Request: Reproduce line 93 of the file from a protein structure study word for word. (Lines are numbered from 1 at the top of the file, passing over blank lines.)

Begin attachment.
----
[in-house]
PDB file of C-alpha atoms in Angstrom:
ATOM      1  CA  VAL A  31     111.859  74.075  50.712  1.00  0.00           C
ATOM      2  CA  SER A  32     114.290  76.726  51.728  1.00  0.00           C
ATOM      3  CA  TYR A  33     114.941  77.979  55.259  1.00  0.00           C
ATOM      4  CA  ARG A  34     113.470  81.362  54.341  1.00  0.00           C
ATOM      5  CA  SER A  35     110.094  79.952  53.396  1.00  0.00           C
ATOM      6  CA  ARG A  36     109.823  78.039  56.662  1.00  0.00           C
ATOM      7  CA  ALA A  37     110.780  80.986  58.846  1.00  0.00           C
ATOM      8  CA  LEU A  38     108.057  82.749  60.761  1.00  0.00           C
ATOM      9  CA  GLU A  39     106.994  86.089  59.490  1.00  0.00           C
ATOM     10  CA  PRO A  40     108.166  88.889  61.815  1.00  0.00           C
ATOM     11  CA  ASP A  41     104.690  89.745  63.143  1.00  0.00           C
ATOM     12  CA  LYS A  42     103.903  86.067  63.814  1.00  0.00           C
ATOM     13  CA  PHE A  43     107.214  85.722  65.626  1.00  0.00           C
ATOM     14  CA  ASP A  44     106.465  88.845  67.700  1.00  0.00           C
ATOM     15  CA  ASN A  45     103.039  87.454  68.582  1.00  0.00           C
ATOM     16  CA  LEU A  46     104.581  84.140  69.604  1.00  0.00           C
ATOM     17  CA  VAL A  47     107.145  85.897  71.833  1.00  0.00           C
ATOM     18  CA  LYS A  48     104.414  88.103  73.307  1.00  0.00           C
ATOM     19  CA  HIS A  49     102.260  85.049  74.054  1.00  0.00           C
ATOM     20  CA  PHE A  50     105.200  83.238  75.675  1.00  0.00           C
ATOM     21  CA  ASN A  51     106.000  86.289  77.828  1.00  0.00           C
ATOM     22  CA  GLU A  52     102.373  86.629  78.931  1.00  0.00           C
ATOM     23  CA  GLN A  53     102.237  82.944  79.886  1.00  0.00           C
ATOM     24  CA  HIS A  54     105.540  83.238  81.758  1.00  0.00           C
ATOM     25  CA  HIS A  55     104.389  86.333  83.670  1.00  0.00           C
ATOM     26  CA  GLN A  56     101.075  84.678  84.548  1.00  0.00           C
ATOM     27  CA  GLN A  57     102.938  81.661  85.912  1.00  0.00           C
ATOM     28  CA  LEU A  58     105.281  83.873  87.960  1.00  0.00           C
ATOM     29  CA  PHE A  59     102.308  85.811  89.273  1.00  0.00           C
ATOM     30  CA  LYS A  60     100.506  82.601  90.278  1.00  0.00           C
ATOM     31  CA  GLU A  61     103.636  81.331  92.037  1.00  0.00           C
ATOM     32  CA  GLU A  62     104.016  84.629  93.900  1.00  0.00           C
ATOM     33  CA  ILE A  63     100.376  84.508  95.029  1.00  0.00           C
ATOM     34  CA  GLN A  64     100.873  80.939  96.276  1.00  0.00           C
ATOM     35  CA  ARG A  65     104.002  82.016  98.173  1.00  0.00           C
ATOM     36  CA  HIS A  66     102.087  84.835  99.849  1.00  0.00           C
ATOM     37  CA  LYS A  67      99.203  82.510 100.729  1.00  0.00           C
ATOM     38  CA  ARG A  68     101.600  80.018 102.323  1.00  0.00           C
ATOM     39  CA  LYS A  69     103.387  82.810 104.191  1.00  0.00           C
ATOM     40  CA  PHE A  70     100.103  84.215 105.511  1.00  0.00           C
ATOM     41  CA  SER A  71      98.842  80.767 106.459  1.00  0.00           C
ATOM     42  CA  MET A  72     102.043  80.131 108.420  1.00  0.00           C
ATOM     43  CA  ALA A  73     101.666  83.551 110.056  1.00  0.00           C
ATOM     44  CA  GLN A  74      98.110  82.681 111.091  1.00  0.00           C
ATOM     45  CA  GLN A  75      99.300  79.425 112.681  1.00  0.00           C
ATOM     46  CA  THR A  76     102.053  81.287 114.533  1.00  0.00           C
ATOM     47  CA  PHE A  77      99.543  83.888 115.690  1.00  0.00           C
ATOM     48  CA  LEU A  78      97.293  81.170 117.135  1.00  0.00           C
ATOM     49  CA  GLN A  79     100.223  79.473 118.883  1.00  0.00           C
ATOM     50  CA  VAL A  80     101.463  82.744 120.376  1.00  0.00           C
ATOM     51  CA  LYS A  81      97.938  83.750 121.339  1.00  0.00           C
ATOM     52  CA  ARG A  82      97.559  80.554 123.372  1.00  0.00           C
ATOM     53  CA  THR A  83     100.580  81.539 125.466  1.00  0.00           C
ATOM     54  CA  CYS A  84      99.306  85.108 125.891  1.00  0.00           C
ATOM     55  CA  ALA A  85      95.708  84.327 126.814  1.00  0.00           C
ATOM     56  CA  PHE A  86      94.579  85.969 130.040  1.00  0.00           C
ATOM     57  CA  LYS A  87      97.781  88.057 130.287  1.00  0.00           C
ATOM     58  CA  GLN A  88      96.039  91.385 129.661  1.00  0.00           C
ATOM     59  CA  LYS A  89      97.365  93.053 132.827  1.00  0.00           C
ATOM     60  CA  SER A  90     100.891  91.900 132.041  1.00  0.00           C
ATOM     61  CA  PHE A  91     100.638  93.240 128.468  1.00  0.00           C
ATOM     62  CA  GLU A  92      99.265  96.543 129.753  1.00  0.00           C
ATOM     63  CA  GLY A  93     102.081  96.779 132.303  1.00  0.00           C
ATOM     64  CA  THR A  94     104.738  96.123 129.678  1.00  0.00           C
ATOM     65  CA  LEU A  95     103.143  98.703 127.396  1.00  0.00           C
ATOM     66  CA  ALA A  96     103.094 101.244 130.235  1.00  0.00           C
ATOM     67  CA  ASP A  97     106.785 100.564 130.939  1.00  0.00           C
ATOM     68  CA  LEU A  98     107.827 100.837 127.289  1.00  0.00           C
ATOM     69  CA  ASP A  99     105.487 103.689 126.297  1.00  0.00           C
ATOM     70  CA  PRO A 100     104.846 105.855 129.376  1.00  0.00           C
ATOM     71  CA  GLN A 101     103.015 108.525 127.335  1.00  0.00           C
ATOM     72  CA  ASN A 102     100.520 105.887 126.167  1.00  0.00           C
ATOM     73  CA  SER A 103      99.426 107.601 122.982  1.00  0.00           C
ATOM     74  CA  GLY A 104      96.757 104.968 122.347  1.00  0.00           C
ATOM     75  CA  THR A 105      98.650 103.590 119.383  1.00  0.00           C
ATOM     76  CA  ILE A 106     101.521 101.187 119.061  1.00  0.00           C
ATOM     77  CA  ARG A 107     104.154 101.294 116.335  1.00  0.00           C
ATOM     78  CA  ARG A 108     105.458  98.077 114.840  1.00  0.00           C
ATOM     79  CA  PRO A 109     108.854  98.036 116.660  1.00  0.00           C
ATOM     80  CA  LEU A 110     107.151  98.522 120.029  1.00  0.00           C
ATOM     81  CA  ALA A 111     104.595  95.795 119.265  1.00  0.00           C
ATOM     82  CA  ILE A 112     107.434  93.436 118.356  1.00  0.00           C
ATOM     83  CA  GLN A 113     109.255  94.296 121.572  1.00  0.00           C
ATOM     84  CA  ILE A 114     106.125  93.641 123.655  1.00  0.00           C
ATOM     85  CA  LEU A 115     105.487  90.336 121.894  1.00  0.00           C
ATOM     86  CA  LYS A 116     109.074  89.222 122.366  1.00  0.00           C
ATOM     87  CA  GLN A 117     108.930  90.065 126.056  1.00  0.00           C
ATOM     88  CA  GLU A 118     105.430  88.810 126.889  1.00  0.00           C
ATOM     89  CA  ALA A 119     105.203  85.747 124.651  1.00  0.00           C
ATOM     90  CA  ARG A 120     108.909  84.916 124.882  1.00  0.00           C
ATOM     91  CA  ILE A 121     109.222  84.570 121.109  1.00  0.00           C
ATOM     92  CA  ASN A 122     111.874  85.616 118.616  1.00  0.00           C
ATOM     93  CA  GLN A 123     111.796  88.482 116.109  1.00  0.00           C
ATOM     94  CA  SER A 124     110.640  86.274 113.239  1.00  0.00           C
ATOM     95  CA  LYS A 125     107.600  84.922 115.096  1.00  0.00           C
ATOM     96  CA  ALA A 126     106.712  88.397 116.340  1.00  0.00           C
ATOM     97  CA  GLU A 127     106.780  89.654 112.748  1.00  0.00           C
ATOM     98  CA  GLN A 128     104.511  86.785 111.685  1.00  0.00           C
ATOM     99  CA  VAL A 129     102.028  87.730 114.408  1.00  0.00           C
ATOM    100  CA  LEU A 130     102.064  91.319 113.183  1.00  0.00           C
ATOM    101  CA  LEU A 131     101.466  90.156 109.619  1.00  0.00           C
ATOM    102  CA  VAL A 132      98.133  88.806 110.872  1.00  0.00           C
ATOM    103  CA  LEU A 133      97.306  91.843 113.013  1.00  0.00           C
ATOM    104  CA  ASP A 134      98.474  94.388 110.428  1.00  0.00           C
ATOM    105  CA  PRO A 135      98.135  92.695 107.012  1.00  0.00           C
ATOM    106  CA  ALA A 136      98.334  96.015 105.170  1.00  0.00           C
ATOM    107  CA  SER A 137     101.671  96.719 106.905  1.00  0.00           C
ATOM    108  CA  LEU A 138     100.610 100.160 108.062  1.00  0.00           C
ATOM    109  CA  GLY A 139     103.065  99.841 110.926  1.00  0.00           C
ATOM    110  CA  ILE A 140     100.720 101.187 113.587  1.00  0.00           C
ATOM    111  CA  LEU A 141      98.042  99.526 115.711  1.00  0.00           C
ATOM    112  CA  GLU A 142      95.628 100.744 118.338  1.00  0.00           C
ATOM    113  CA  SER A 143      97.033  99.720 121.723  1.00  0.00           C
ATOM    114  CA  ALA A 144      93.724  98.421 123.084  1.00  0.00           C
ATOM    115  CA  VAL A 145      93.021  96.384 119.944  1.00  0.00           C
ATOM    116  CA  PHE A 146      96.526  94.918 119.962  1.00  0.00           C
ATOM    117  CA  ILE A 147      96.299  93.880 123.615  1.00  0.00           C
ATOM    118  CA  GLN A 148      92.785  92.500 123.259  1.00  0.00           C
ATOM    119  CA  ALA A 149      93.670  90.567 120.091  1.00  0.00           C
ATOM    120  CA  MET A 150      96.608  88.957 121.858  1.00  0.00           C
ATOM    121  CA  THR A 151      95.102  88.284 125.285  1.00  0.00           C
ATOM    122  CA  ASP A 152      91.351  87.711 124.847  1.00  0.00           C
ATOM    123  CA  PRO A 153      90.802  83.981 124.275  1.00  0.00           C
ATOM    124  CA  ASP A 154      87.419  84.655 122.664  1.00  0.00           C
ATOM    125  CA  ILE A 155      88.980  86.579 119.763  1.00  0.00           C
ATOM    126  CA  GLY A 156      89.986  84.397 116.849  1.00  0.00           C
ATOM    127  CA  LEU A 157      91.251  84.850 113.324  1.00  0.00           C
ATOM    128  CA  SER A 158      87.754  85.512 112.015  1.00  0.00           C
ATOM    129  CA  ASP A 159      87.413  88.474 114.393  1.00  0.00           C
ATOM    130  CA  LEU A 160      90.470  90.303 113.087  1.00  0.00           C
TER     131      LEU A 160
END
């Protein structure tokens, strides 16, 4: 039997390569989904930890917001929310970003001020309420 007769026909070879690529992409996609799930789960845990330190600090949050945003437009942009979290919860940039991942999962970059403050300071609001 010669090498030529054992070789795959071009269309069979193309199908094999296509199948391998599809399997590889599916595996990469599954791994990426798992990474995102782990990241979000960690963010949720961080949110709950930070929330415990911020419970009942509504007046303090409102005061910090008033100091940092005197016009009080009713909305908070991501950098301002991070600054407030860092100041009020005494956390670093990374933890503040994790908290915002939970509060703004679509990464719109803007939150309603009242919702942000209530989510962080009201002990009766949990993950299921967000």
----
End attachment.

ATOM     91  CA  ILE A 121     109.222  84.570 121.109  1.00  0.00           C